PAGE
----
(Story updated to note that Pepsi plans to cut its workforce by 3%, even as its fourth-quarter earnings rose 3.7%.)
BOSTON ( TheStreet) -- Many of the most highly rated mutual funds sought solace and safety in conservative large-company stocks last year as the European sovereign debt crisis dragged on.
Morningstar, the mutual-fund and stock-rating firm, regularly tracks the top holdings and portfolio changes of 26 of its highly rated funds run by veteran managers, including Donald Yacktman's Yacktman Fund (YACKX), Bruce Berkowitz's Fairholme Fund (FAIRX), William Browne's Tweedy, Browne Value (TWEBX) and Warren Buffett's Berkshire Hathaway (BRK.B - Get Report), a holding company.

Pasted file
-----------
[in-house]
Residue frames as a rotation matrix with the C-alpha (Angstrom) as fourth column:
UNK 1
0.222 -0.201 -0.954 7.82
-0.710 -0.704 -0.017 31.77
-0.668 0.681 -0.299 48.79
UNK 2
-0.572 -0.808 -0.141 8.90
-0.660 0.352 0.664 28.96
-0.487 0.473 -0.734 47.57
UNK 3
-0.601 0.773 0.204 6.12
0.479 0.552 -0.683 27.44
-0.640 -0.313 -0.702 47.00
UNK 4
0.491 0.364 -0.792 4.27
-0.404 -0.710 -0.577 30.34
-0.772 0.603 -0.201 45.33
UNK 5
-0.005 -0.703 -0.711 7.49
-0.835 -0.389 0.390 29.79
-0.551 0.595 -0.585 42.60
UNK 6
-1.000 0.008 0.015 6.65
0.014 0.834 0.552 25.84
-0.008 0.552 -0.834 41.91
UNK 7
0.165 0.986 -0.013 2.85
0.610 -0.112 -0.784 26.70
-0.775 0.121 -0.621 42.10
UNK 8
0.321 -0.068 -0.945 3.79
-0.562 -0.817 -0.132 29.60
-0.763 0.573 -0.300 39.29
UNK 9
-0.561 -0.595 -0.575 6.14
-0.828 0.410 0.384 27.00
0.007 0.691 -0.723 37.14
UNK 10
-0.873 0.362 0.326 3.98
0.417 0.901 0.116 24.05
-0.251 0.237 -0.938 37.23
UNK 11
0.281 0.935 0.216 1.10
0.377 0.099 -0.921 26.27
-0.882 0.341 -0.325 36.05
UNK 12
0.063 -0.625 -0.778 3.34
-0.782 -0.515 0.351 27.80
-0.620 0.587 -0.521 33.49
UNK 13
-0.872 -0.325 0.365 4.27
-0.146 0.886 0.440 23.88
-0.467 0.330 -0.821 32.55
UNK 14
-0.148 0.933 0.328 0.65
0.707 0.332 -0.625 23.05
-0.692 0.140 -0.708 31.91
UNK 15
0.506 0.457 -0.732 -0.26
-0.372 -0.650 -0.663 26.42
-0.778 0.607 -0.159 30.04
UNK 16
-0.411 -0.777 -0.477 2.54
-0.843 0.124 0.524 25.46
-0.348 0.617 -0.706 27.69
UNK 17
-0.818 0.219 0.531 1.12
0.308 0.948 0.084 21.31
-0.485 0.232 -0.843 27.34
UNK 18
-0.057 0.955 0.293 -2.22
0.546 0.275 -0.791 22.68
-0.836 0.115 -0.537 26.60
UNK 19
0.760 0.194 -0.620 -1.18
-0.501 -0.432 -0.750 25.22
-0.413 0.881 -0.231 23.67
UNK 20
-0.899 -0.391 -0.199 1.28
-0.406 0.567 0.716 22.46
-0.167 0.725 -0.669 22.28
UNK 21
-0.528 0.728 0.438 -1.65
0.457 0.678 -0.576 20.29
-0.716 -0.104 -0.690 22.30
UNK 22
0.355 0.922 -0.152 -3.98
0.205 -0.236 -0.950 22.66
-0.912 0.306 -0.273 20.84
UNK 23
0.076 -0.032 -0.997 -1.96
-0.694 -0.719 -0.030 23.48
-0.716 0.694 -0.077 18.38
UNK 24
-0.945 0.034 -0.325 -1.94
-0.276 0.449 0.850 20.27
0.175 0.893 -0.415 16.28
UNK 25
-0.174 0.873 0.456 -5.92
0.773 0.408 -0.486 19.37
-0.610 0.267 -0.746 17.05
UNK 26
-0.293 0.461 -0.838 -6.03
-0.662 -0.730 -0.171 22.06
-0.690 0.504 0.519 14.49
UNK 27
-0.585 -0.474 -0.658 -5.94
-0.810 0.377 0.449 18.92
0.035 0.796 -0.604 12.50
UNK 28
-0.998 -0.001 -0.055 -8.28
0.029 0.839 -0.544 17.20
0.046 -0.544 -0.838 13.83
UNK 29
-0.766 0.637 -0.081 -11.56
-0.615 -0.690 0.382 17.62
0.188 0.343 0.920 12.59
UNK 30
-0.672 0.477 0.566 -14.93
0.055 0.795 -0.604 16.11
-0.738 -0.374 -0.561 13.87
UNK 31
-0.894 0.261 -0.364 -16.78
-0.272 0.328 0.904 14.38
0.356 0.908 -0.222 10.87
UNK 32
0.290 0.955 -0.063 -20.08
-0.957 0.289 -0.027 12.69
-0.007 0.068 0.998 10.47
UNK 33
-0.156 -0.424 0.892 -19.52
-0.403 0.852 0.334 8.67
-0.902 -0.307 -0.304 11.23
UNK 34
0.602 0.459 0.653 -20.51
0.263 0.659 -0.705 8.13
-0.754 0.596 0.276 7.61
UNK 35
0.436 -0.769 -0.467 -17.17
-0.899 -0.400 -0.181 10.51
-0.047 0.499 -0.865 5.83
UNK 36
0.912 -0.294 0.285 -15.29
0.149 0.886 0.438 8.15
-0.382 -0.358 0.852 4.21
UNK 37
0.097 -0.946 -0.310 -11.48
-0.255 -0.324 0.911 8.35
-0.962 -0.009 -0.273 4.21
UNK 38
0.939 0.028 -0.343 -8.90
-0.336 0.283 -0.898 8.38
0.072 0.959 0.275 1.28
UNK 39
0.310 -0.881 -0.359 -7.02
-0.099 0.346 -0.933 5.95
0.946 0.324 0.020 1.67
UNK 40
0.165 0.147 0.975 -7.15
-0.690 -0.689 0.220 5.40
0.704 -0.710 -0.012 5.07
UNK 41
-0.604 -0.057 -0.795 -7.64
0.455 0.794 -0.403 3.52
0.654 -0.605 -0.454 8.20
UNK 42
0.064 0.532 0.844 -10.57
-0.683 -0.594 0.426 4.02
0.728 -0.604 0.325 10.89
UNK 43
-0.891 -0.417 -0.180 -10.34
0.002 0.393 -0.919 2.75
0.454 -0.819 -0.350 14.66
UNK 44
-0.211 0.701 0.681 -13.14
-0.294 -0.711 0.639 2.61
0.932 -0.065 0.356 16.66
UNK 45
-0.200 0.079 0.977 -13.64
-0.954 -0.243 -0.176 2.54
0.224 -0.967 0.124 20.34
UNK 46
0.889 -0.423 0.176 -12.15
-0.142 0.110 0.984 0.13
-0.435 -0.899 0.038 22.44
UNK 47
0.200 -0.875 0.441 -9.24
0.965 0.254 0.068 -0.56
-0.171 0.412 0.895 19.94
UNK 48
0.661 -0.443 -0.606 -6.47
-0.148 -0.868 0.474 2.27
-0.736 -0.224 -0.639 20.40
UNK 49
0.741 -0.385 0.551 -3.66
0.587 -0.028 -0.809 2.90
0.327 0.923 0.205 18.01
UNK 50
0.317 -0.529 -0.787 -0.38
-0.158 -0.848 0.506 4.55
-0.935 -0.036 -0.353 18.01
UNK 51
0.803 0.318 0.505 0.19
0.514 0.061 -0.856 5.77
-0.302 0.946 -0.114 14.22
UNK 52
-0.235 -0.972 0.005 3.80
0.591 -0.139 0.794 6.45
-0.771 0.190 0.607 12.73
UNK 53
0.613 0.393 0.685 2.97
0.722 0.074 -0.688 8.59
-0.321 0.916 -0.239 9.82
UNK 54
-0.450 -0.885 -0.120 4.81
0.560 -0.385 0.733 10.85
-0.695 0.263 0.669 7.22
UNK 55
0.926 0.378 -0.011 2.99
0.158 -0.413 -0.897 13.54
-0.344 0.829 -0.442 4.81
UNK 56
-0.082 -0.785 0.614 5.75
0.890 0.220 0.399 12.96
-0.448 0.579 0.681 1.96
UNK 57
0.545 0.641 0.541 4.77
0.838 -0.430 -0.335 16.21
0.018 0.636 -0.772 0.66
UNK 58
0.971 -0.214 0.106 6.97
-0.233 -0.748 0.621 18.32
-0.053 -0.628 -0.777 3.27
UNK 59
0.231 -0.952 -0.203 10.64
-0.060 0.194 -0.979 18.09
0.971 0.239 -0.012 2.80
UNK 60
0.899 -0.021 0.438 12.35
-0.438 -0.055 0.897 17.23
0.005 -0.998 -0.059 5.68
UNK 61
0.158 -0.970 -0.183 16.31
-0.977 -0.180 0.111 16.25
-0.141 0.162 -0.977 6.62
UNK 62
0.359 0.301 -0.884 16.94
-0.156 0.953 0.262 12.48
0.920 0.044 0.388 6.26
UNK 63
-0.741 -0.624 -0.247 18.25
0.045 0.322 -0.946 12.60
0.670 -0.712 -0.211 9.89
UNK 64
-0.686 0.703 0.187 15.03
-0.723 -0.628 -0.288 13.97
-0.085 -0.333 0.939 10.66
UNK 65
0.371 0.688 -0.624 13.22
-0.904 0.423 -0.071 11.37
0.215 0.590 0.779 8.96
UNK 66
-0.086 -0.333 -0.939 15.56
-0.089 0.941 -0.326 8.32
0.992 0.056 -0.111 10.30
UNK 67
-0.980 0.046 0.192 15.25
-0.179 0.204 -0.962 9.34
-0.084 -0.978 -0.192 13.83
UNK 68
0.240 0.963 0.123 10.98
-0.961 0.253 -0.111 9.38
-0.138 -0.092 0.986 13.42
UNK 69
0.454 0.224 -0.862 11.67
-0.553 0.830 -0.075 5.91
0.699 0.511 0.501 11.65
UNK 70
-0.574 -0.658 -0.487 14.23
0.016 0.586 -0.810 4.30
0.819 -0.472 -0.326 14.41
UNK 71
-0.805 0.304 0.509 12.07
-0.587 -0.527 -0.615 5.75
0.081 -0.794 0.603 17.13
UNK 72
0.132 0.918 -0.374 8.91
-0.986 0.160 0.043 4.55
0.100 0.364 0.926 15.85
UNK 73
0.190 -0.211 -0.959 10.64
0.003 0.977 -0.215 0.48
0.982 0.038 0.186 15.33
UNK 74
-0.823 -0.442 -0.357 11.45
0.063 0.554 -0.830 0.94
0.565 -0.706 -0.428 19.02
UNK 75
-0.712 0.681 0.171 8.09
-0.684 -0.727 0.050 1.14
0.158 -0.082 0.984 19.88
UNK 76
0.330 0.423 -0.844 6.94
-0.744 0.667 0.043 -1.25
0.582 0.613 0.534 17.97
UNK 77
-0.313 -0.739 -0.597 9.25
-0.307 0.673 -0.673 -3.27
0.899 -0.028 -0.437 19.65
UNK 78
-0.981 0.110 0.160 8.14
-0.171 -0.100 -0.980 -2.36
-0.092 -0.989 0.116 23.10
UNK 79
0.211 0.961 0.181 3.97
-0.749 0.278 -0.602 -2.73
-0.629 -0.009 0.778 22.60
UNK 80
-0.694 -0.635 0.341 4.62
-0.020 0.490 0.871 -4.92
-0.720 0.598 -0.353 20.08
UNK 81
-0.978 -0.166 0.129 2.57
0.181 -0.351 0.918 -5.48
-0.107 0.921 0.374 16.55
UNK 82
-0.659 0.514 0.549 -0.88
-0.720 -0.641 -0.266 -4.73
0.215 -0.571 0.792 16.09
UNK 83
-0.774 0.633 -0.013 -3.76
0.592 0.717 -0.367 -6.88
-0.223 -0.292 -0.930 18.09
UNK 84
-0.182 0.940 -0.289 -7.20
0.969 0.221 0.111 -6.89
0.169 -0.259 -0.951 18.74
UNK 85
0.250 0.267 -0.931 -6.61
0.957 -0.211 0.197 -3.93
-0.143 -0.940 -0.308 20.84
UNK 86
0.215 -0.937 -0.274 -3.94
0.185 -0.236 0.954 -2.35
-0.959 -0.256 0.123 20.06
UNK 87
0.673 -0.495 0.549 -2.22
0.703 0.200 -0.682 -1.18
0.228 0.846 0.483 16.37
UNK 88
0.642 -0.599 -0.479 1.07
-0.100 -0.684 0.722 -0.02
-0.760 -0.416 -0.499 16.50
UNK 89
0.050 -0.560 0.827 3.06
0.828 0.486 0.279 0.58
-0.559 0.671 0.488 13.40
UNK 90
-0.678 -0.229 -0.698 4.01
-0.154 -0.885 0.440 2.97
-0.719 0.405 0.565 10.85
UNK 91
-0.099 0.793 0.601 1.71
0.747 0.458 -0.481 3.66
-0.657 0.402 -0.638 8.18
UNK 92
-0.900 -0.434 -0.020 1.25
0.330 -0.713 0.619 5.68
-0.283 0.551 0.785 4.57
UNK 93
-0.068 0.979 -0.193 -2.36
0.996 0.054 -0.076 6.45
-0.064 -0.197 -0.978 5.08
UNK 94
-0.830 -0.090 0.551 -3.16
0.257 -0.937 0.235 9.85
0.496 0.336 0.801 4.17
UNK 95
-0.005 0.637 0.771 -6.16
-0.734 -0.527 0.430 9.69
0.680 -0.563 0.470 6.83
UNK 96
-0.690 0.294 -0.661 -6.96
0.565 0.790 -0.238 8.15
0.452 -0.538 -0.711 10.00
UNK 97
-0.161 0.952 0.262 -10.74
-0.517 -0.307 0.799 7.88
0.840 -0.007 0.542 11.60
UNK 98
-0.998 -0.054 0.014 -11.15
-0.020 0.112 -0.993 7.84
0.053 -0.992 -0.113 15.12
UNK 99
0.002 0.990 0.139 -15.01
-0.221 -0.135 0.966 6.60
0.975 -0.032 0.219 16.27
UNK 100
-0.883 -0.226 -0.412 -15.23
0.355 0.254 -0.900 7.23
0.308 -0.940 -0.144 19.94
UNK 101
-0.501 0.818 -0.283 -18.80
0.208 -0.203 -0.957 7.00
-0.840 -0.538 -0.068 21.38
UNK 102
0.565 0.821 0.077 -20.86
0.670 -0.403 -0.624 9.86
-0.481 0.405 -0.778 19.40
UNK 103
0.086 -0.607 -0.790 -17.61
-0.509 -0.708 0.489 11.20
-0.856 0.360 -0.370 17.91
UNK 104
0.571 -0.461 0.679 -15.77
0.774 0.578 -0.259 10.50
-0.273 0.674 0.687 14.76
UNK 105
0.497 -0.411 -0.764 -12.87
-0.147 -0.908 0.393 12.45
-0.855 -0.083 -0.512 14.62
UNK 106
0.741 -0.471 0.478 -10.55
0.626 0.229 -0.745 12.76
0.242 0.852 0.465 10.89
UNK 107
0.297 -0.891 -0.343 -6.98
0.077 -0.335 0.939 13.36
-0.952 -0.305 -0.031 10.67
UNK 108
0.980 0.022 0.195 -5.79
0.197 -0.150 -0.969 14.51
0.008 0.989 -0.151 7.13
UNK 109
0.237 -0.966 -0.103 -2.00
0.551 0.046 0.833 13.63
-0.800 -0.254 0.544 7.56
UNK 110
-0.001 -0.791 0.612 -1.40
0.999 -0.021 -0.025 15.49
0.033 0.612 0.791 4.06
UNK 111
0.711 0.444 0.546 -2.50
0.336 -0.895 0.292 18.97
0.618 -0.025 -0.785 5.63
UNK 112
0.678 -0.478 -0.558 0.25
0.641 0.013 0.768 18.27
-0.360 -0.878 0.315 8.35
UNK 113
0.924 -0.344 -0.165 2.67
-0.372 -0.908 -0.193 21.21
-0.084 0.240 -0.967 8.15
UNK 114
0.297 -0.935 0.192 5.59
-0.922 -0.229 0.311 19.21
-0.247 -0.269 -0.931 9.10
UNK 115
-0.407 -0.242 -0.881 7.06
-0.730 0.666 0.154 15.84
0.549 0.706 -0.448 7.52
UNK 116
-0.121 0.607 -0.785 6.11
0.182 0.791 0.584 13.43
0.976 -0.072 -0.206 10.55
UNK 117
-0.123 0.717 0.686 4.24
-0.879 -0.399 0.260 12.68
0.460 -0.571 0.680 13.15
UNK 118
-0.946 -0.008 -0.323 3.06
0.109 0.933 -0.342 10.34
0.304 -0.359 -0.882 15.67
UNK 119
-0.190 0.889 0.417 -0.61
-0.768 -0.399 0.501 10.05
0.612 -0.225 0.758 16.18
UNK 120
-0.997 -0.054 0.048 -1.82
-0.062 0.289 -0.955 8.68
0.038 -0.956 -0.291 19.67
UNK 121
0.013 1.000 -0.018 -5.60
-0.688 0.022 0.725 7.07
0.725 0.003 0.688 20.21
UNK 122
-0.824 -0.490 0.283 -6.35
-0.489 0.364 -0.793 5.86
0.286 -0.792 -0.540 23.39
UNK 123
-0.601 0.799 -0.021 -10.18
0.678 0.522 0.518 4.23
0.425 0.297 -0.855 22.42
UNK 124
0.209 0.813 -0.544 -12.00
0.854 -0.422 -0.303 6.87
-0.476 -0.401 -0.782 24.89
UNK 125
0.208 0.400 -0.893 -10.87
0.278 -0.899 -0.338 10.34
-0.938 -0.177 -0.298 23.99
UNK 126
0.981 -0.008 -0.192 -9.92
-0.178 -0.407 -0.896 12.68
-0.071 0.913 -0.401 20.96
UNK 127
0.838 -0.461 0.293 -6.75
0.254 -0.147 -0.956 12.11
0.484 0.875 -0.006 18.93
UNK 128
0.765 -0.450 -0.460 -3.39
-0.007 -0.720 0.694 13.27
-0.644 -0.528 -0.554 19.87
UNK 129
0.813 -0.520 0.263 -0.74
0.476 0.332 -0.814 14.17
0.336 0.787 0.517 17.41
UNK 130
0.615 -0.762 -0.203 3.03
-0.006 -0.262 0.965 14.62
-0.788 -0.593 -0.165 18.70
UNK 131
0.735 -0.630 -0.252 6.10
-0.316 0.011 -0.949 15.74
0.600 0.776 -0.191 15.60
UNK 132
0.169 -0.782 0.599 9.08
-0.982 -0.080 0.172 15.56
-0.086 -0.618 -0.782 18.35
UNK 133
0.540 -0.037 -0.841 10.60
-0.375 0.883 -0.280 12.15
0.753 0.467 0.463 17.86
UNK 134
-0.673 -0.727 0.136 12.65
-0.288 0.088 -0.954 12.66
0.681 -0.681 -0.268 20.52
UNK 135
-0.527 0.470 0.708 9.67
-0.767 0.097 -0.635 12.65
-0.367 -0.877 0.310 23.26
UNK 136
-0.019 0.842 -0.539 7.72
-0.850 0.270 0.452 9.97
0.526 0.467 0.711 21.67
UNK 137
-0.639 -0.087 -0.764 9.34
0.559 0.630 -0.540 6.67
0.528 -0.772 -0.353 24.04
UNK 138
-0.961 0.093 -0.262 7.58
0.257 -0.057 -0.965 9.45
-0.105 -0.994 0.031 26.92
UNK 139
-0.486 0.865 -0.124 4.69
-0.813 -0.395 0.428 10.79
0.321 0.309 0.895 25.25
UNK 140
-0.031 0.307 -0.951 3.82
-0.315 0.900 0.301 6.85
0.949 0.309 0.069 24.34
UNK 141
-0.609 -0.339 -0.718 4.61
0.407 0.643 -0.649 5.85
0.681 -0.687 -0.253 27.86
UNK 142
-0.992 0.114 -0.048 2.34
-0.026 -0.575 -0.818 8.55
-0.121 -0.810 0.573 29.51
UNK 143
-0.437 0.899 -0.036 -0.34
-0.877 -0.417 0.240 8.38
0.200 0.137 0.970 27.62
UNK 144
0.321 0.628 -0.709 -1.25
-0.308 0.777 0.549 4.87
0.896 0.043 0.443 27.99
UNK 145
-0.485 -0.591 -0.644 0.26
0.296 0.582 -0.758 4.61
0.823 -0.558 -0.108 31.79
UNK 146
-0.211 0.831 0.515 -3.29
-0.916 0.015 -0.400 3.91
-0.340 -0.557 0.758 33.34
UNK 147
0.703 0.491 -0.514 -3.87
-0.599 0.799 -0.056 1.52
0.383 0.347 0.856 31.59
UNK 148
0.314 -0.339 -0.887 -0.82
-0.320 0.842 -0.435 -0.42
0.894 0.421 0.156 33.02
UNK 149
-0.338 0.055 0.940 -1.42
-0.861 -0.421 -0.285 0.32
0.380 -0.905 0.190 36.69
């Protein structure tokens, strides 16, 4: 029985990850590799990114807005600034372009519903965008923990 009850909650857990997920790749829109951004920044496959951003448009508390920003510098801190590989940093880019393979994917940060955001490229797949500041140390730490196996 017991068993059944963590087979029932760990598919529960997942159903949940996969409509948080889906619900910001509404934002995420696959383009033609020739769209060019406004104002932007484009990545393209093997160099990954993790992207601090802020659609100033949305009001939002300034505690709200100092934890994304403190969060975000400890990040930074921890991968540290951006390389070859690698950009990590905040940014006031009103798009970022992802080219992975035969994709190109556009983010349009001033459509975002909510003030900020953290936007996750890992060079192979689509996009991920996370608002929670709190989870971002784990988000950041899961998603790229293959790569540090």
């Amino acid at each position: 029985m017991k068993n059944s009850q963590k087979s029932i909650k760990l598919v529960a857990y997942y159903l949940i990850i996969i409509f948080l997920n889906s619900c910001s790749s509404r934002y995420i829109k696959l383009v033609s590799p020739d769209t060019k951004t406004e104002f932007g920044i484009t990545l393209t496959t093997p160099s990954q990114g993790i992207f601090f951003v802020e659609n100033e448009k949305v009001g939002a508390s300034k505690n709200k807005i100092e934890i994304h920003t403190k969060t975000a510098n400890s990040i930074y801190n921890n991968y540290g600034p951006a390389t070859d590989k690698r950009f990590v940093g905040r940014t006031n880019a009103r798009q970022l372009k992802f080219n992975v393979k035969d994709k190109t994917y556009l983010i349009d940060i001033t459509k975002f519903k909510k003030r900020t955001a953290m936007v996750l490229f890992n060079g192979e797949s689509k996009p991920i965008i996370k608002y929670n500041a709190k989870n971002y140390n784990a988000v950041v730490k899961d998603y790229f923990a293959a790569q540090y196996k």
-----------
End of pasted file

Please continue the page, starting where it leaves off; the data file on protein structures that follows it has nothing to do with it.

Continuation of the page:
Morningstar comes up with a short list of the most widely held stocks of the 26 funds and then whittles it down using its own stock ratings to end up with a portfolio of 10 stocks for what it calls the "ultimate stock pickers."The stocks in the latest list have one thing in common: They're mega-cap stocks with market values ranging from ConocoPhillips' (COP - Get Report) $96 billion, on up to Exxon Mobil's (XOM - Get Report) $400 billion. The 10 stocks also include a number of reliable consumer-goods providers, including Wal-Mart (WMT - Get Report), Procter & Gamble (PG), Pepsi (PEP) and Coca-Cola (KO - Get Report). So the 10 stocks are all ultra-conservative picks and it seems clear these funds were trying to minimize downside risk well into the fourth quarter as the sovereign debt crisis raged, and there was lots of doom and gloom in the air at home. Such stodginess may be why many of these stocks are lagging the S&P 500's 7.7% gain this year. Here, then, are 10 stocks that are the most popular with the 26 funds that make up the "ultimate stock pickers" team, per Morningstar, in inverse order of the number of funds in the group that hold them: